Can I build a project using 4 AA batteries with a 5V Arduino board?

My project is a toy so it needs to be somewhat light and very portable. I need 6V for a servo and a brushed DC motor. So far all of the 5V Arduino boards need 7 volts or more. This suggests I need 5 AA batteries. So far, the only way I can figure out how to get to 4 AA's is to use a 3v Arduino board.

Suggestions?

Thanks - Doug

ddmcf:
My project is a toy so it needs to be somewhat light and very portable. I need 6V for a servo and a brushed DC motor. So far all of the 5V Arduino boards need 7 volts or more. This suggests I need 5 AA batteries. So far, the only way I can figure out how to get to 4 AA’s is to use a 3v Arduino board.

Suggestions?

a) 4xAA isn’t really going to give you 6V. The 1.5V of a new battery only lasts a few minutes. An AA battery puts out 1.2 - 1.3V for most of its lifespan.

b) An Arduino will run off (eg.) 4V connected to the “5V input” pin (ie. bypass the regulator) but you won’t get 5V on the I/O pins. Will the stuff you have connected to the I/O pins work with a lower voltage?

I plan to use some LEDs, a speaker, maybe a tilt switch etc. so I do not believe any of the input sensors will require 5V.

The brushed motor controller (considering the DRV8833 Dual Motor Driver Carrier) doesn't appear to be limited by 5V. The only spec I can't find is the one on the servo data input. I could assume it's needs a sink but I'm not sure, all it says is that it is 6V.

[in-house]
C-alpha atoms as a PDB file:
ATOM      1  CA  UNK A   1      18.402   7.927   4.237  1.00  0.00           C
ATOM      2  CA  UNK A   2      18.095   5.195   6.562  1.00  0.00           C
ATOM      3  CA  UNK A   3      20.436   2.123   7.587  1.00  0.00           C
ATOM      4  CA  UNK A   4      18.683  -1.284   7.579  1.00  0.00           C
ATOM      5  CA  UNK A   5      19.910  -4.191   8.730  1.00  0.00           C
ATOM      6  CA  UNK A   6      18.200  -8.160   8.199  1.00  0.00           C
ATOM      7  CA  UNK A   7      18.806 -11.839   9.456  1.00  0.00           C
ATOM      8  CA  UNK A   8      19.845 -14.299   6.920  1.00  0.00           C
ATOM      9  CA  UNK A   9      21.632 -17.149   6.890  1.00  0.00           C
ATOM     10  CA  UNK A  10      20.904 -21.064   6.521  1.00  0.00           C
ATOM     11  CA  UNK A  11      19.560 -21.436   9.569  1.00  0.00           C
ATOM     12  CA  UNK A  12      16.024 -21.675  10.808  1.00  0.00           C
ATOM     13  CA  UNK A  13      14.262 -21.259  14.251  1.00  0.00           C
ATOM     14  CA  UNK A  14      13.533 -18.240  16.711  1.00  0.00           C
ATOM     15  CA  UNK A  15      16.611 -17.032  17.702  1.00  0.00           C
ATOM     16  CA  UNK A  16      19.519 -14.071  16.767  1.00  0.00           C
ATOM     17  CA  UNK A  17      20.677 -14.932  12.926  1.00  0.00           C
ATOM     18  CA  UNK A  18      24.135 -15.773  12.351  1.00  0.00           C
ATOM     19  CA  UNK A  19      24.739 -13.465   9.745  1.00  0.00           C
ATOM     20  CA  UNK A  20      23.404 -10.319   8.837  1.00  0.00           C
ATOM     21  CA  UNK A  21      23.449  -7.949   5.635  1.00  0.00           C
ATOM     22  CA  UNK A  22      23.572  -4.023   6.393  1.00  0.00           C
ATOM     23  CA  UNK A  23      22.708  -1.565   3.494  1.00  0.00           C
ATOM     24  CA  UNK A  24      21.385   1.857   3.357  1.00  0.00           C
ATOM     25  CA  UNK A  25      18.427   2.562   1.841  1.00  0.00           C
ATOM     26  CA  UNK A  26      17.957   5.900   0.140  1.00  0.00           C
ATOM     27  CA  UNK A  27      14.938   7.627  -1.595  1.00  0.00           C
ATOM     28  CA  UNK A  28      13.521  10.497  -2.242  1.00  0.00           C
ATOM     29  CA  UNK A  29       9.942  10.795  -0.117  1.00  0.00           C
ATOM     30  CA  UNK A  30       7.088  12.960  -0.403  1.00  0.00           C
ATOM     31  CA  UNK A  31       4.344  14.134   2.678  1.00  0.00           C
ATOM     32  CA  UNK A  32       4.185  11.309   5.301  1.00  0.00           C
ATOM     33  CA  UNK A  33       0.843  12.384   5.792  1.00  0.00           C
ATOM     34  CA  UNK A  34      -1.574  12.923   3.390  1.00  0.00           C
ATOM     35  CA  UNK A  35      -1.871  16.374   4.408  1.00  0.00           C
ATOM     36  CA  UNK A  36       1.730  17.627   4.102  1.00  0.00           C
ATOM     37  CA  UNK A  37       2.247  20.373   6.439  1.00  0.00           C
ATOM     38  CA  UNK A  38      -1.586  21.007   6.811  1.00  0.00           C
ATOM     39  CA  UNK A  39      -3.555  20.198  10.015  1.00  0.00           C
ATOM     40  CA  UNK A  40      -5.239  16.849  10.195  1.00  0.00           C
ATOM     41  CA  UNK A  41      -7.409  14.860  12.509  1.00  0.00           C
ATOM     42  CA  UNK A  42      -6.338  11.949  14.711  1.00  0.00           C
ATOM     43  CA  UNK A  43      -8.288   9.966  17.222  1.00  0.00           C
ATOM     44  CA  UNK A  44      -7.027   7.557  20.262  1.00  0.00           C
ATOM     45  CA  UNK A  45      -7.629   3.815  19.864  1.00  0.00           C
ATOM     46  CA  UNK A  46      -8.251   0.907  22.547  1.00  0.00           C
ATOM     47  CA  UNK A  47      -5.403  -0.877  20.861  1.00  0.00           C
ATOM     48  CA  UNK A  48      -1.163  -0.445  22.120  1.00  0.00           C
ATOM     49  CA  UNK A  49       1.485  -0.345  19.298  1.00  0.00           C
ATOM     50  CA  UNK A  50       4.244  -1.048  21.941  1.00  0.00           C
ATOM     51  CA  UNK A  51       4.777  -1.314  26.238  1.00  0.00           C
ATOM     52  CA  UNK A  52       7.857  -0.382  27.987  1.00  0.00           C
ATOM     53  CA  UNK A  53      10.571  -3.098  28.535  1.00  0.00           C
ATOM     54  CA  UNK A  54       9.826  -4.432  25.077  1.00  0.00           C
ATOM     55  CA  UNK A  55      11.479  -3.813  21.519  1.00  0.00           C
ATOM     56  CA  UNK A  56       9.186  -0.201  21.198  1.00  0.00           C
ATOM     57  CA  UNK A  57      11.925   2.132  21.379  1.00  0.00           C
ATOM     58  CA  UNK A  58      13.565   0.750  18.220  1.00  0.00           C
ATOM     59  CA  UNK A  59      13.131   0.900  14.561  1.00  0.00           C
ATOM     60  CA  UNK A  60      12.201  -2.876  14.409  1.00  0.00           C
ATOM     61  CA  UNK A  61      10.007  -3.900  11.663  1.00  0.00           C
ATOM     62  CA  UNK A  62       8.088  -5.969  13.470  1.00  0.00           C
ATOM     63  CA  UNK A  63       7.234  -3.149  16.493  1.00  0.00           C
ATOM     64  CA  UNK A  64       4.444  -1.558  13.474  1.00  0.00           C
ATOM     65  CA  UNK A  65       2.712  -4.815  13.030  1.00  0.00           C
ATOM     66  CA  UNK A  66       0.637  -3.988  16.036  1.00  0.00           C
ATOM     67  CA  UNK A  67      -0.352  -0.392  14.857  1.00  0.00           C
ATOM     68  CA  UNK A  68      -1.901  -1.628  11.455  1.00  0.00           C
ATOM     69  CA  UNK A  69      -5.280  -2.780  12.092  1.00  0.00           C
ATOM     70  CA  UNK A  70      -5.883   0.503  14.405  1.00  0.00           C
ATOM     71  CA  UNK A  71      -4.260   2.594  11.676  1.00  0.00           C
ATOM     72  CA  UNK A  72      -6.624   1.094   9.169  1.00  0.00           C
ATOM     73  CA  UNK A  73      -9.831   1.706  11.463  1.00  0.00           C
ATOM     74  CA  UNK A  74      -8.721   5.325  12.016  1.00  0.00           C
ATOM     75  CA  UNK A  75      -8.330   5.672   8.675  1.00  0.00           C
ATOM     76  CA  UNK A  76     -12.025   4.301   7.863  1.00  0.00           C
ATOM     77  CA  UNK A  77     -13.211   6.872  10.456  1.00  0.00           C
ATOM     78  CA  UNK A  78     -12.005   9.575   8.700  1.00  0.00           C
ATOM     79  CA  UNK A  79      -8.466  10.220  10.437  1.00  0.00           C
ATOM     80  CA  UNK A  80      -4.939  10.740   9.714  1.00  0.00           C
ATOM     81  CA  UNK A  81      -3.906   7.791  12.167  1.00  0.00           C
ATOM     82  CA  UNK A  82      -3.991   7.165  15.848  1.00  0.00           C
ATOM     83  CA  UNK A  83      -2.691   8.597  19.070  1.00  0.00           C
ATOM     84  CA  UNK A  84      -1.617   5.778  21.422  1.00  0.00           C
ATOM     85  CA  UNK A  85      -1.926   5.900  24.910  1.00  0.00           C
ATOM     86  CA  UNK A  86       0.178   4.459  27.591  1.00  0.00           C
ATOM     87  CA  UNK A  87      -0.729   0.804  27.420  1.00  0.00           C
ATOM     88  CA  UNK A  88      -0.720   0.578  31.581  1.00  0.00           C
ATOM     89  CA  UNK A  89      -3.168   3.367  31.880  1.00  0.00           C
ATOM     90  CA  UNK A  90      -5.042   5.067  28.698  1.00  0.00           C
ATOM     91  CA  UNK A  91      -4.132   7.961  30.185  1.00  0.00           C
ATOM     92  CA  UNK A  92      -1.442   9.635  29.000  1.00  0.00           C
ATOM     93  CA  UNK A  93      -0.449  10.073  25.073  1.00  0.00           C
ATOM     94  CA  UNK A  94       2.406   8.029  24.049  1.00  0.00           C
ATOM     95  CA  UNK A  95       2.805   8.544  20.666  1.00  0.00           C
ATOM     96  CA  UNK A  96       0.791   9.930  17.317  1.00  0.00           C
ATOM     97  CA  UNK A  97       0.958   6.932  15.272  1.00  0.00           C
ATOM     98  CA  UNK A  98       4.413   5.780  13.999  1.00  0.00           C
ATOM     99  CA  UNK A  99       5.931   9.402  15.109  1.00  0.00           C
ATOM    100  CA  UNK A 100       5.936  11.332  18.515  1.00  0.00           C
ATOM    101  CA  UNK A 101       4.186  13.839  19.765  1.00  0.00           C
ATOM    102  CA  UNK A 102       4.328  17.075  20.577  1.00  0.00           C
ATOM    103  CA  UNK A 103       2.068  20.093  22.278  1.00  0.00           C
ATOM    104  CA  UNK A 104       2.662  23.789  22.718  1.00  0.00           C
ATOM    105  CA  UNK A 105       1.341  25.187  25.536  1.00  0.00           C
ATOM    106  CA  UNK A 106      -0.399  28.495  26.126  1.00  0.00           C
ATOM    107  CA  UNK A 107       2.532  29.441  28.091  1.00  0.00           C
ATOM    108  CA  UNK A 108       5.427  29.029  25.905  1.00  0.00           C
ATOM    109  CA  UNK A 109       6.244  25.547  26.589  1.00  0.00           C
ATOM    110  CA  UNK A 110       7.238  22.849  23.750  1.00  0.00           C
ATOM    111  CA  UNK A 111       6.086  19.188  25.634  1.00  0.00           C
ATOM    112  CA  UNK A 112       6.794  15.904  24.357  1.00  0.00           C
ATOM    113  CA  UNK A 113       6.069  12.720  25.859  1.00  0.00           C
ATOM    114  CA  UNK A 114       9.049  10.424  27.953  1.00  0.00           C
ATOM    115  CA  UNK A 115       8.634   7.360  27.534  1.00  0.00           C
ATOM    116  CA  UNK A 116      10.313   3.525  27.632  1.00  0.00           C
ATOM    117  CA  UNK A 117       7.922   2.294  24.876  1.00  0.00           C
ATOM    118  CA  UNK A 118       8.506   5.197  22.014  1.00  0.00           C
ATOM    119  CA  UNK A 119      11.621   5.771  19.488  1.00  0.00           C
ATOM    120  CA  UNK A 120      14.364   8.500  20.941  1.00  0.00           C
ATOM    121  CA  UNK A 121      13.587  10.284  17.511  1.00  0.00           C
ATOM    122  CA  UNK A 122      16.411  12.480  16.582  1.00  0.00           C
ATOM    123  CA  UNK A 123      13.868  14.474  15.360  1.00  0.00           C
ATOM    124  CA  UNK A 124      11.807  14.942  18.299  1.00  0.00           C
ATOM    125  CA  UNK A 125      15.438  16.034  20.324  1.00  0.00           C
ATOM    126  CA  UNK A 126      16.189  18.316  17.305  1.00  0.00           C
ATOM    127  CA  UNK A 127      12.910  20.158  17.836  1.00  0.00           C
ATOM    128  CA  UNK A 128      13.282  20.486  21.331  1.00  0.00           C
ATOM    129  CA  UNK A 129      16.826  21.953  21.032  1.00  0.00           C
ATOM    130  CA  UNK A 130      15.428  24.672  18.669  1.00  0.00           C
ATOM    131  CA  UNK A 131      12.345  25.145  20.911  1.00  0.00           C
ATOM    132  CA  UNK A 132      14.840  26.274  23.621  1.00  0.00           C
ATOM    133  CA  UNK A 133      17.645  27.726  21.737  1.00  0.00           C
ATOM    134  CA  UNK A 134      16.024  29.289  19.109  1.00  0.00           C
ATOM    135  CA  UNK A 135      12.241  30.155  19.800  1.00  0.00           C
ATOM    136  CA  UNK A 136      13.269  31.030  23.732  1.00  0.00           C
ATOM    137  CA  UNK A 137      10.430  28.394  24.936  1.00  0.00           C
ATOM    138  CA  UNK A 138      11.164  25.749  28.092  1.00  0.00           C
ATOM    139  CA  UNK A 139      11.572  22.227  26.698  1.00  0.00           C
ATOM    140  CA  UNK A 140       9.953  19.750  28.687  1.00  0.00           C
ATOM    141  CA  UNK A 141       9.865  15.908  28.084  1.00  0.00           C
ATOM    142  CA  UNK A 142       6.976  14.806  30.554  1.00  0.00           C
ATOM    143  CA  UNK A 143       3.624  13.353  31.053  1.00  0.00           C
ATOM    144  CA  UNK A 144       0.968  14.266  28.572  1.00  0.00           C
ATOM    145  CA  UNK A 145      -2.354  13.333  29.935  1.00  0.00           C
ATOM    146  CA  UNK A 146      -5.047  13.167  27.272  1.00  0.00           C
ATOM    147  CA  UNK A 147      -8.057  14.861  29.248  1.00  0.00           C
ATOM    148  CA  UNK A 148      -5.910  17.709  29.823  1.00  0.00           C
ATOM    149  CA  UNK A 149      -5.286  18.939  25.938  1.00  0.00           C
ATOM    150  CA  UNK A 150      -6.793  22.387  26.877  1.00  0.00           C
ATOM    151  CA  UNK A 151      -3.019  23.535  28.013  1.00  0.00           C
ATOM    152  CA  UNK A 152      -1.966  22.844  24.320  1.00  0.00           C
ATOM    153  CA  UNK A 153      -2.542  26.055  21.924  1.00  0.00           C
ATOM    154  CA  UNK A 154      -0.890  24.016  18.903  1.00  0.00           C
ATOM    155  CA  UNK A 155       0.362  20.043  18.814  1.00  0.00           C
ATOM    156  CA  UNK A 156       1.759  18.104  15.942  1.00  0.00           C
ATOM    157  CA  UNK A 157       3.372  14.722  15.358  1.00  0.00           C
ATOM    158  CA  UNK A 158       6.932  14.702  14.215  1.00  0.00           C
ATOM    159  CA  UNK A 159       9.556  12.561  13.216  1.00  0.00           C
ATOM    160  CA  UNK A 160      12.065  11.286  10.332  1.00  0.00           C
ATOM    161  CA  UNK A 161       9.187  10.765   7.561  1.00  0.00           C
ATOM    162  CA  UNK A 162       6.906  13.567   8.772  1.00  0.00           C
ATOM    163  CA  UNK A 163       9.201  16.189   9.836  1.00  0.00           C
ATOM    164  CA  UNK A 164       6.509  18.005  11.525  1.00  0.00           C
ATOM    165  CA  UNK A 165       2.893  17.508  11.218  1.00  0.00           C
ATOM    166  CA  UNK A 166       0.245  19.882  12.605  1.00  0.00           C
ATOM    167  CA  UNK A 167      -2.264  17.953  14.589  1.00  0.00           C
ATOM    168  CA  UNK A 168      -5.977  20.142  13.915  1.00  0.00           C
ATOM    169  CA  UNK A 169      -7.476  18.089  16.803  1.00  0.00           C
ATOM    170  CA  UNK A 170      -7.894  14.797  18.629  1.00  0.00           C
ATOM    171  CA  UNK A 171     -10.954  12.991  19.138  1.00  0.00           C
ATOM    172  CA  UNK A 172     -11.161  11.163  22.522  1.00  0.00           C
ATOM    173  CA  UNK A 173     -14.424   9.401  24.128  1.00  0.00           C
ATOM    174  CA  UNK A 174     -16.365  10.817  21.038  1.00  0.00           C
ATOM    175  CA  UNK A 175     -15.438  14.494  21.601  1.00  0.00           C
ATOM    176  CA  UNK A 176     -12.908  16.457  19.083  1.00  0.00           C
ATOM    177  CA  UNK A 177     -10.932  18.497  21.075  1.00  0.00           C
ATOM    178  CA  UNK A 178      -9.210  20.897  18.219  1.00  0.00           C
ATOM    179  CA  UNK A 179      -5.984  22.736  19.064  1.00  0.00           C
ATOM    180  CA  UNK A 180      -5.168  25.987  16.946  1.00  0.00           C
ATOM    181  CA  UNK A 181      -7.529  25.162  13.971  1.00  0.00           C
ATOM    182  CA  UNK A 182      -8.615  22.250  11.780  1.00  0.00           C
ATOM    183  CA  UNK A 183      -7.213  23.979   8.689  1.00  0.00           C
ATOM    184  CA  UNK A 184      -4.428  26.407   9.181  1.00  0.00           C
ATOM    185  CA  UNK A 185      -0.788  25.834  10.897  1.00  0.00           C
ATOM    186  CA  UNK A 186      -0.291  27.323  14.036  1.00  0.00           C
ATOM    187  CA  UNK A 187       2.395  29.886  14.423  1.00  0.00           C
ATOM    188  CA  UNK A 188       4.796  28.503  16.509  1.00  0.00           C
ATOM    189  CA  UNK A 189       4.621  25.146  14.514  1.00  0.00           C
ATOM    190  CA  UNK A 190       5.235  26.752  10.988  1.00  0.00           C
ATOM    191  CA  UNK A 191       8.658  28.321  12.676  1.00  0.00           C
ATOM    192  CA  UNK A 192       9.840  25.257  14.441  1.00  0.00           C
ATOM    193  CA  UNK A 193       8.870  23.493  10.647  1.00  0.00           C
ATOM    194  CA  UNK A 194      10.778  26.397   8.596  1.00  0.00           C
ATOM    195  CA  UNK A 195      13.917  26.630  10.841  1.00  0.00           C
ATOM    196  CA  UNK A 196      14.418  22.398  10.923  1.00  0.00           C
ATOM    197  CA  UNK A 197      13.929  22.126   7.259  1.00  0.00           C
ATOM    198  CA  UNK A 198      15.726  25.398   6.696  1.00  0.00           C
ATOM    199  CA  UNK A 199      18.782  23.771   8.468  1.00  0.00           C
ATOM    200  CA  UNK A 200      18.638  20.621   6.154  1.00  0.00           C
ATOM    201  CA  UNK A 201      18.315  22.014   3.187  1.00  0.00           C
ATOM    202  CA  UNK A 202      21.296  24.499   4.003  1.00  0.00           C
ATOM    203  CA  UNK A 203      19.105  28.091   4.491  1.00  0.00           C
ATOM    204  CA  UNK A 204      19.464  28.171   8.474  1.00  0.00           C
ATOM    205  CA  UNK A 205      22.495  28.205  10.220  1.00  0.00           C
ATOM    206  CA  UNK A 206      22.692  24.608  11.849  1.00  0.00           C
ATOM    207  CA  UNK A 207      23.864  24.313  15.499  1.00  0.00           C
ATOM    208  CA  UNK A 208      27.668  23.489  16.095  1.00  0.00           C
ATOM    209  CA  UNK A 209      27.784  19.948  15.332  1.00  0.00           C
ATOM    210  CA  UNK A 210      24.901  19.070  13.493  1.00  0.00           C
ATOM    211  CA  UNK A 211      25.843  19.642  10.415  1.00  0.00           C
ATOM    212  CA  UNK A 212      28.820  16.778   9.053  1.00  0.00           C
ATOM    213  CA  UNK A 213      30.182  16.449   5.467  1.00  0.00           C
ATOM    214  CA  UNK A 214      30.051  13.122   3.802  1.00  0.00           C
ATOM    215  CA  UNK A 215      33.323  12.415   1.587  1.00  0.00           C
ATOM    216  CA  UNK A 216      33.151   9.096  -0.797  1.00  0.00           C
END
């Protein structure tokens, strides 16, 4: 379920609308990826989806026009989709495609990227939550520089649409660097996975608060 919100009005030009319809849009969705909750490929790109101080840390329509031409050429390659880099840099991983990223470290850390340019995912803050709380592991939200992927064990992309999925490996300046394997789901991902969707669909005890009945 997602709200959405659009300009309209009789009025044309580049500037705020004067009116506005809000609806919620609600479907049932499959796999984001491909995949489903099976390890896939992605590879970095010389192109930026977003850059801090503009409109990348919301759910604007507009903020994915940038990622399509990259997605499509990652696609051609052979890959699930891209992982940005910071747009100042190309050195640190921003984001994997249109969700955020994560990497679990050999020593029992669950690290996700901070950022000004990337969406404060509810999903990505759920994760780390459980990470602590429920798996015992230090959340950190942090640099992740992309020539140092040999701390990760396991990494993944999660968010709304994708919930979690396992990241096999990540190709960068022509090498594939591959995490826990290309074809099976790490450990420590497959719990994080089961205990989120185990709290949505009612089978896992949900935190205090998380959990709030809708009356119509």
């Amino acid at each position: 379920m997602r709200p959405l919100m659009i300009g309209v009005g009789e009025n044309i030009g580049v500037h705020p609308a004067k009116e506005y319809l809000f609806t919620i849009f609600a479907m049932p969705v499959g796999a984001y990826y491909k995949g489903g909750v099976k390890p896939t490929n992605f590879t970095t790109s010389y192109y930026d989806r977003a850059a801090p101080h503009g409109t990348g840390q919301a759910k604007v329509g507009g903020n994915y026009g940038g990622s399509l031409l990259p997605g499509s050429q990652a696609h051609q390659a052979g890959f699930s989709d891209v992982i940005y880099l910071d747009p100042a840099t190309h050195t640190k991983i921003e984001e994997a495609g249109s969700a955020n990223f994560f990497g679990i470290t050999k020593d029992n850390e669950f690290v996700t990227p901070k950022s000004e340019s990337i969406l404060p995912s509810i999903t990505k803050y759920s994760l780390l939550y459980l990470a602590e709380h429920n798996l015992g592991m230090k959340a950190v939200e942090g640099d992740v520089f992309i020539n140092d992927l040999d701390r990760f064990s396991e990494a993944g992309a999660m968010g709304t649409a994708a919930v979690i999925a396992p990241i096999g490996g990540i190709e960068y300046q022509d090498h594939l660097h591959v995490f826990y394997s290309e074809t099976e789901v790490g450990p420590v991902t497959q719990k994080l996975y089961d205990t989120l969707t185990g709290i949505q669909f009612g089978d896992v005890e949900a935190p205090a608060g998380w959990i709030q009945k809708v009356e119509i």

Thanks, this is very helpful.

This is always a problem. What I do is use boards with lo-dropout v.regs, so they will operate with about Vin = 5.5v minimum, and then usually 6 NiMH rechargeable AA cells in series, which gives nominal 7.2V fully-charged. Your 6V motor will run fine at 7.2V, as motors generally are rated over a considerable voltage range, 3V...9V. You can throttle back the RPMs using PWM.

Also, you have to be careful in specifying which batteries. Nonrechargeable alkaline are 1.5V nominal, rechargeable NiCad and NiMH are 1.2V nominal. The latter are considered to be discharged at about 1V.

An Arduino will run off (eg.) 4V connected to the "5V input" pin (ie. bypass the regulator)

I wouldn't recommend this with latest versions of Arduino. The regulator is sensitive to being reverse driven. Add a diode from 5V (anode) to Vin (cathode) to prevent damaging the regulator.

Somewhat obscure, but I recently bought some NiZn AA batteries (out of curiosity really).